Tuesday, November 30, 2010

Birth of Impressionism at the Frist

William Bougureau's Birth of Venus, oil on canvas, 120" x 86", 1879.

This past long holiday weekend, the family and I made our way to Nashville, TN to see the beautiful exhibition at the Frist Center for the Visual Arts called Birth of Impressionism.  This exhibition displays 100 paintings from the mid to late 19th century which are from the collection of the Musee d'Orsay.  In comparing the contemporaneous academic and realist paintings of that time period to the paintings of the avant garde, this show seeks to show the evolution of Impressionism as a reaction against the Salon.  

In walking thru this exhibit I kept finding myself drawn more to the examples of academic realism, the accepted Salon paintings or the earliest examples of Impressionism.  I found myself rushing through the last two rooms of typical Impressionistic landscapes, trying to avoid looking too long at what my daughter brilliantly described as "scribble, scrabble".  I've included some images of some of my favorite works from the show (many of which I first saw at the Musee d'Orsay in the summer of 1997).

Alfred Stevens, Le Bain, oil on canvas, 29 7/8" x 36 5/8", 1867

Henri Fantin-Latour, Victoria Dubourg, oil on canvas, 36 3/8" x 29 7/8", 1873

Henri Fantin-Latour, Antoine Vollon, oil on canvas, 11 7/8" x 7 1/8", 1865

Emile-Auguste Carolus-Duran, Lady with a Glove, oil on canvas, 89 3/4" x 64 1/2", 1869

Gustave Caillebotte, The Floor Scrapers, oil on canvas, 40 1/4" x 57 5/8", 1875

This show is definitely worth a trip to Nashville to see these amazing paintings before they return to their home in Paris.  The Birth of Impressionism continues through January 23, 2011.  The Frist has also posted a short video of visitor reactions to the exhibit that you can view by clicking HERE.  A favorite quote from the video a gentleman speaks about The Floor Scrapers painting "It said to me, that we are worked on by what we work on".

Sunday, November 28, 2010

A Few Shows in December

I am happy to share that my work will be included in a few shows this coming month.  First, at Sullivan Goss - An American Gallery, in Santa Barbara, California the following North Carolina landscape is included in their Winter Salon, 2010 continuing on through January 30th
 Old Laurel Creek, oil on panel, 10" x 8"

Also, included in another annual group show, which they cleverly call 100 Grand (100 works of art for $1,000 or under) Sullivan Goss will be showing my Southern Draw'l painting of model Kat.  This exhibition runs December 2, 2010 - February 27, 2011.  Here is a picture of the painting in its brand new, hand made, cherry frame that my husband and I collaborated on (he designed the molding, measured and cut; I glued, assembled, stained and varnished).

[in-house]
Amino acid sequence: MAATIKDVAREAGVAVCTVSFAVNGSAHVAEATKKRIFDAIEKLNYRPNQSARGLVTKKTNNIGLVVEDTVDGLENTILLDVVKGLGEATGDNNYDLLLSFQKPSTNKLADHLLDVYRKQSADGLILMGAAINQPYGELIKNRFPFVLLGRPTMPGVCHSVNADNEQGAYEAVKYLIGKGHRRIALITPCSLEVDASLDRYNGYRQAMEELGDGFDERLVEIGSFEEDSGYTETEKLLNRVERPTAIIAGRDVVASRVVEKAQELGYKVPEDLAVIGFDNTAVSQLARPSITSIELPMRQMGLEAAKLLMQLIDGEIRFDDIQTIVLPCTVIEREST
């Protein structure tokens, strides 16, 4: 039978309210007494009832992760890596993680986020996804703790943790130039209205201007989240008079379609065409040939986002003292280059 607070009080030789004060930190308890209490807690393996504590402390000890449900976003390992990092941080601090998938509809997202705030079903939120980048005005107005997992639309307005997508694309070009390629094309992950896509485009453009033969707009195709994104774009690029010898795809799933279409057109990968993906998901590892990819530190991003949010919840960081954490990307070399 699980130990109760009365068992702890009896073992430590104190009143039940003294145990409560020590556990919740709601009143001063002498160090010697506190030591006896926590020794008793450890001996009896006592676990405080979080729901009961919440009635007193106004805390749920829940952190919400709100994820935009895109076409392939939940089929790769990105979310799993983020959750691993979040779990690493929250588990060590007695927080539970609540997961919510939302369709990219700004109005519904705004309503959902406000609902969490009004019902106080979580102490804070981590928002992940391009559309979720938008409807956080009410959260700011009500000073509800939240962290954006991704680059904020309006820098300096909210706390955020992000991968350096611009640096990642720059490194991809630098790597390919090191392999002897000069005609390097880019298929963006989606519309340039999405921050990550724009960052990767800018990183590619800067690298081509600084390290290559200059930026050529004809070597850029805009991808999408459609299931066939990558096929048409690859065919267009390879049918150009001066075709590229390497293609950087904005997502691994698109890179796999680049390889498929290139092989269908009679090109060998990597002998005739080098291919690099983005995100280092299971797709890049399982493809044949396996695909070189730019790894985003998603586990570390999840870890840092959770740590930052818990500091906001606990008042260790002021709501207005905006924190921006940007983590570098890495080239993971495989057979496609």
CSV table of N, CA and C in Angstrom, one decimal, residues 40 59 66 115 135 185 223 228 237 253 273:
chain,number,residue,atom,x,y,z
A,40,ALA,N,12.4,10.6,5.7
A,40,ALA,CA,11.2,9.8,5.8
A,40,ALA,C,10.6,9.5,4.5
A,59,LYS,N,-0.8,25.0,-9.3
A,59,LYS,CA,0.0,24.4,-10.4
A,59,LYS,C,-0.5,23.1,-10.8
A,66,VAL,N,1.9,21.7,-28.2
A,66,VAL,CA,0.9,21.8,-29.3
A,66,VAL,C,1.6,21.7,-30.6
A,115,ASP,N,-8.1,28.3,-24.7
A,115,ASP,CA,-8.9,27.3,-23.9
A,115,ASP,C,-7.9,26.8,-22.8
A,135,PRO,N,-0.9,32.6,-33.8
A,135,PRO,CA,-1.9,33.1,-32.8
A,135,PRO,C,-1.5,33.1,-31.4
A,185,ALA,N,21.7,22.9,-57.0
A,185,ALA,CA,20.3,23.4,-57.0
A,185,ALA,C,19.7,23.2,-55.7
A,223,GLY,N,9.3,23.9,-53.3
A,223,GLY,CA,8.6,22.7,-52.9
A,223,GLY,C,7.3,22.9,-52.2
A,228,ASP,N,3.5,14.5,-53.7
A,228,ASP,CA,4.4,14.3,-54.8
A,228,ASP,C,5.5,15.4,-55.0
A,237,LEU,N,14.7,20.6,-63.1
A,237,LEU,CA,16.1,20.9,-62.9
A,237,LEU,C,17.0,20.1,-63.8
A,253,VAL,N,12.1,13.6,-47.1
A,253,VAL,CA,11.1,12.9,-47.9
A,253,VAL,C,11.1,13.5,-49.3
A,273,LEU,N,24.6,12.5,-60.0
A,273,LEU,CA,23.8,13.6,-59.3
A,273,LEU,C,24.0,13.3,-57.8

Figure Study, Kat, oil on panel, 12" x 9"

Lastly, I will have four of my recent still life paintings included in the Green Hill Center for NC Art's Winter Show, which opens with a Collector's Choice Gala event the evening of December 4th and continues through January 15, 2011.  If you are interested in joining me for the Gala, tickets may be purchased by clicking here.  You can also view some of the 500 works included in this 'best of NC' show by clicking here.  My paintings included are as follows:

Nest, oil on panel, 8" x 8"

Heirloom, oil on panel, 10" x 10"

Kidney Beans, oil on panel, 8" x 8" 

Sugar Bowl, oil on panel, 8" x 8" 

Since this is Thanksgiving weekend, I feel its appropriate to say how grateful I am for what has proven to be an amazing year for me.  I have had my work shown all around this glorious country, included in various important collections, I have had several opportunities to travel, and to paint with some of America's best artists.  As always, I am humbled by all the love and support that my friends and family continually offer.  Thank you!       

Wednesday, November 17, 2010

On Expedition - Sullivan's Island

Distant view of Charleston, oil on panel, 9" x 12"

I have purposefully been avoiding this computer.  It's not that I don't want to be blogging, but instead that I have been saving my wrists due to a very painful bout of carpal tunnel.  I hope you've missed me (whom ever you may be). :)

So much has been going on this Fall, that it will be impossible for me to recap it all for you.  I will quickly say, that my artist lecture at Green Hill Center for NC Art turned out well and the Opening Reception for the People You May Know exhibit at DAC was very well attended.  I am honored to have been a part of both exhibitions that focus on North Carolinian artists.  You may find more information about each in the respective posts below.

What I would most like to share with you because it is at the forefront of my thoughts these days, is the recent week long painting trip that I, along with the help of fellow WPW contributor Diane Feissel, organized for a dozen of the artists included in the Women Painting Women exhibition at Robert Lange Studios (more on that amazing show in a future post).

The following were the On Expedition 2010 participating artists (click the names for links)
Alexandra Tyng – Narberth, PA

Alia El-Bermani – Cary, NC

Catherine Prescott – Harrisburg, PA

Cindy Procious – Chattanooga, TN

Diane Feissel – Philadelphia, PA

Katherine Stone – Toronto, ON, Canada